Suspicions have been raised that BAA brokered a secret deal with the Government to allow a third runway at Heathrow after the air operator handed over £230m towards the Crossrail project.

Campaign groups Hacan and No- TRAG (No Third Runway Action Group) said the donation would cast doubt over whether the Government had promised to give the green light to expansion in return for the money.

Geraldine Nicholson, chairman of NoTRAG, said questions needed to be asked about what BAA would get in return, especially with the expansion decision looming.

She said: “£230m may only be a small part of the total cost of Crossrail, which is expected to reach £16bn, but it is money that a company like BAA with huge debts can ill-afford unless it has been promised something very good in return.”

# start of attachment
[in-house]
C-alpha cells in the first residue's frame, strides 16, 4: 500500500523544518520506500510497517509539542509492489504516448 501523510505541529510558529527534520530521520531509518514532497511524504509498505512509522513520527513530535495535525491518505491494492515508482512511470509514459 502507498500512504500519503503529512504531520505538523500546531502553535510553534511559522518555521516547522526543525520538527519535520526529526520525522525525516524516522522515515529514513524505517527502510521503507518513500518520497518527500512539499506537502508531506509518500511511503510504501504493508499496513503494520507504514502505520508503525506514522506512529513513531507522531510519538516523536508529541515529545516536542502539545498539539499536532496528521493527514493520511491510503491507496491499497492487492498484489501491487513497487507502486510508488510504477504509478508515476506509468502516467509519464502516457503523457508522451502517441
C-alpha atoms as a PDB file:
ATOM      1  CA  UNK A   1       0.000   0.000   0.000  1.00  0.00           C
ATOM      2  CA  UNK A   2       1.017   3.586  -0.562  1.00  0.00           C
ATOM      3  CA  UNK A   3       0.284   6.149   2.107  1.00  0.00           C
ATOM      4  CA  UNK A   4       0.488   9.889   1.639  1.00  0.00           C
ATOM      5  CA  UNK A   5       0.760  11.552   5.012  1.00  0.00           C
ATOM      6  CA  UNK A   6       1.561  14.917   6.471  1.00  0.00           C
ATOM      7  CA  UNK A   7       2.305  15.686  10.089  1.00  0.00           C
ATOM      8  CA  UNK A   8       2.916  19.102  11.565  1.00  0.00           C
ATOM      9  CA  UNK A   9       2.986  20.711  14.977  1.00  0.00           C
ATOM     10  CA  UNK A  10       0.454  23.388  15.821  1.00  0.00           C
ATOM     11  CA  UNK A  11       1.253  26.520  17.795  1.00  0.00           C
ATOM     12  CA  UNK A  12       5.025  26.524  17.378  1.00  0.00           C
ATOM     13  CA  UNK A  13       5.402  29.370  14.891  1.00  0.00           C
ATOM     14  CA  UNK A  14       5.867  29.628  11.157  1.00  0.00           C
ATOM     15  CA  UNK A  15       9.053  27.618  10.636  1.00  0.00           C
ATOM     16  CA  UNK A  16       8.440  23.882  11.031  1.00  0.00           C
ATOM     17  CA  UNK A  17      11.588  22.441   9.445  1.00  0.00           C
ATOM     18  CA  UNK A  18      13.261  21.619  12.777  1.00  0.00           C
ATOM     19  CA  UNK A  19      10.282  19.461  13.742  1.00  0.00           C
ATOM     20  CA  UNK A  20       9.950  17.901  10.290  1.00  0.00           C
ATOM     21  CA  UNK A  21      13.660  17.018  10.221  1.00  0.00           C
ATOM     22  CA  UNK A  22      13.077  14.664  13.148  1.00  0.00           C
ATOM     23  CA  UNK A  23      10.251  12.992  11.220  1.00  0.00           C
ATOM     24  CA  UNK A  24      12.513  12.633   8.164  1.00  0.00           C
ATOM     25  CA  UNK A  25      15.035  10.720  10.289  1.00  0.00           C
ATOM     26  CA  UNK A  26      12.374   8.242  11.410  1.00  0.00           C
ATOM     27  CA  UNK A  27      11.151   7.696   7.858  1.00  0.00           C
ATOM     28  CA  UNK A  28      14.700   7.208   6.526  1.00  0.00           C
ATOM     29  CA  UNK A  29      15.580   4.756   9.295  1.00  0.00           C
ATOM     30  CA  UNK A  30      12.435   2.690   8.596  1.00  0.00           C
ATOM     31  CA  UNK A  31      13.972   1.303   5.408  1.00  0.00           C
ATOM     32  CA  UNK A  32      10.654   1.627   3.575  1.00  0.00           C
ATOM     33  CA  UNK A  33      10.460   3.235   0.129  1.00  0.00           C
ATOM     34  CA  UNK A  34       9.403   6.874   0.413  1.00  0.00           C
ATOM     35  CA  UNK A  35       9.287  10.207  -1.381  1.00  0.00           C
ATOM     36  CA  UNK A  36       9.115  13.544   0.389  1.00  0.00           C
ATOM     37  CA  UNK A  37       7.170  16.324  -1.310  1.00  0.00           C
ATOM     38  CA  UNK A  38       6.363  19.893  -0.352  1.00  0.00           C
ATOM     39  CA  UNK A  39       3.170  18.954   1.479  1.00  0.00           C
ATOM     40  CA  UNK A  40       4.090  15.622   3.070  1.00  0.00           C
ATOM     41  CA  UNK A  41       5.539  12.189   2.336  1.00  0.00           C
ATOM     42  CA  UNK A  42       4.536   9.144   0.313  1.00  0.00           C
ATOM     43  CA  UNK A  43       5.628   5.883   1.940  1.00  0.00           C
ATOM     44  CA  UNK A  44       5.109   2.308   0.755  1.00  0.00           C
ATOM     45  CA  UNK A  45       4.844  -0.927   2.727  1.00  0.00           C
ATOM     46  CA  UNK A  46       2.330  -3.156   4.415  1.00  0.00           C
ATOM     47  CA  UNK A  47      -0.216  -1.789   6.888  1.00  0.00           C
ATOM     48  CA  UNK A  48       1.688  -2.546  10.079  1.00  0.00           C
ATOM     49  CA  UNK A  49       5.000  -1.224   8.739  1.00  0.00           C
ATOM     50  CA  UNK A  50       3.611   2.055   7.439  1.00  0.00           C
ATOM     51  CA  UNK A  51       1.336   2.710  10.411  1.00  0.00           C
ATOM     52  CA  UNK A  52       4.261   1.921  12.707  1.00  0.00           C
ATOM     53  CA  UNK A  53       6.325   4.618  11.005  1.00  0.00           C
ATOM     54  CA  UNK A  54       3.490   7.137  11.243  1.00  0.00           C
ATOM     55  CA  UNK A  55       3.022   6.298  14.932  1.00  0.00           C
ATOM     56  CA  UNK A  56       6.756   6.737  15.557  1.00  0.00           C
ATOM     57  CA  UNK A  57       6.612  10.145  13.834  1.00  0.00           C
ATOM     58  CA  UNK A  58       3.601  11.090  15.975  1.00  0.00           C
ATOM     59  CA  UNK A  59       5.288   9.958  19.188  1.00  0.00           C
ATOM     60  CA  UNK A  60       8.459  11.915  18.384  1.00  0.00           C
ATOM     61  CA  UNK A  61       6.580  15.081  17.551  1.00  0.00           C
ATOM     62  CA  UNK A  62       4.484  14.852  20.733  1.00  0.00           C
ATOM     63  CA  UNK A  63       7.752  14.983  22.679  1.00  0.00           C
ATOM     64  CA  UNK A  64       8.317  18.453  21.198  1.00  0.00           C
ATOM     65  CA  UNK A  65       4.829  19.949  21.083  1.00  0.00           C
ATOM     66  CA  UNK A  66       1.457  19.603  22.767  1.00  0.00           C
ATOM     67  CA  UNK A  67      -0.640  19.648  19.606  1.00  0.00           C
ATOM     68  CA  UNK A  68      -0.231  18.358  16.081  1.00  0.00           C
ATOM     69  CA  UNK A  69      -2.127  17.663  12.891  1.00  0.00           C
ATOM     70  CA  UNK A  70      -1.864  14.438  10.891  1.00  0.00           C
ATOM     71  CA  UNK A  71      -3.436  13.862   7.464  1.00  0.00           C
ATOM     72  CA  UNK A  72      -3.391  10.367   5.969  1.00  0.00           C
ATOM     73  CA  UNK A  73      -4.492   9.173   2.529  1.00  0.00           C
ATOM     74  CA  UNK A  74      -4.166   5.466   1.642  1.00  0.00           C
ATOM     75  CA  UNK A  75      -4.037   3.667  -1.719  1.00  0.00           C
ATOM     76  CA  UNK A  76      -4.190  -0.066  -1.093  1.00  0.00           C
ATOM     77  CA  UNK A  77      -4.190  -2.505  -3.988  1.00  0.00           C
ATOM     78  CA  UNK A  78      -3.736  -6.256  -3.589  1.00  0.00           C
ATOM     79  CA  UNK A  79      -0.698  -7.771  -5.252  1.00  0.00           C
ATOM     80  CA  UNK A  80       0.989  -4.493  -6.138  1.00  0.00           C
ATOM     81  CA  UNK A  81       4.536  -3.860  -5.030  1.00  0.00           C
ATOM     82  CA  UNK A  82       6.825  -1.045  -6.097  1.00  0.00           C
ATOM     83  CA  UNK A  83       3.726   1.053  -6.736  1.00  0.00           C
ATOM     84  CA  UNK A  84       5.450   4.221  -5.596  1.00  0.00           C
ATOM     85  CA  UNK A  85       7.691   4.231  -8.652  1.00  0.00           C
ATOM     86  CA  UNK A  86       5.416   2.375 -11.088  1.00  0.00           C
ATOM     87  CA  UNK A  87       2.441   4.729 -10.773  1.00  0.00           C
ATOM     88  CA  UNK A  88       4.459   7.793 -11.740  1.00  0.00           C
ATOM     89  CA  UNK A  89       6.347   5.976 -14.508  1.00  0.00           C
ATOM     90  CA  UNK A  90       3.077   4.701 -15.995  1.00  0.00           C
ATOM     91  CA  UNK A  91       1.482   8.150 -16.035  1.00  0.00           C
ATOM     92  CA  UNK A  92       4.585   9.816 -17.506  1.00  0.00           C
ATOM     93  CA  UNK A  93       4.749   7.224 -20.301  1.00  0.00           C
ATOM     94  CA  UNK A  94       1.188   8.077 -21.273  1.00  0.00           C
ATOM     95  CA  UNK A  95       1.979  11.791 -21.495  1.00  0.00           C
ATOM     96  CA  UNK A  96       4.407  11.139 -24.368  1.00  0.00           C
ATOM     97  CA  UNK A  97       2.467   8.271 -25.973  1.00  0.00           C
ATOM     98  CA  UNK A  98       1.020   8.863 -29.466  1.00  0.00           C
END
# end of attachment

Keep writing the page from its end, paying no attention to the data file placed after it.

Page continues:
John Stewart, chairman of Hacan, added: “The very fact that we are even asking these questions shows just how low the reputation of both BAA and the Department for Transport has sunk. Both organisations have lost the confidence of people at large.”

Crossrail would provide a link across the capital, connecting Heathrow and Maidenhead in the west with the City and Canary Wharf in the east.

Construction is set to begin in 2010, and services are due to start in 2017.

BAA denied the payment was part of an expansion deal with the Government, adding that Crossrail would take thousands of cars off the roads and complement its existing Heathrow Express service.

A spokesman said: “BAA is delighted to support the Crossrail scheme with a £230m funding package announced this week.

“This demonstrates our commitment to improving public transport access to Heathrow and reducing the environmental impact of our operation.

“It is entirely unrelated to the issue of airport capacity and in fact our discussions with the Department for Transport on Crossrail predate the aviation White Paper.”

The Department for Transport is due to announce its decision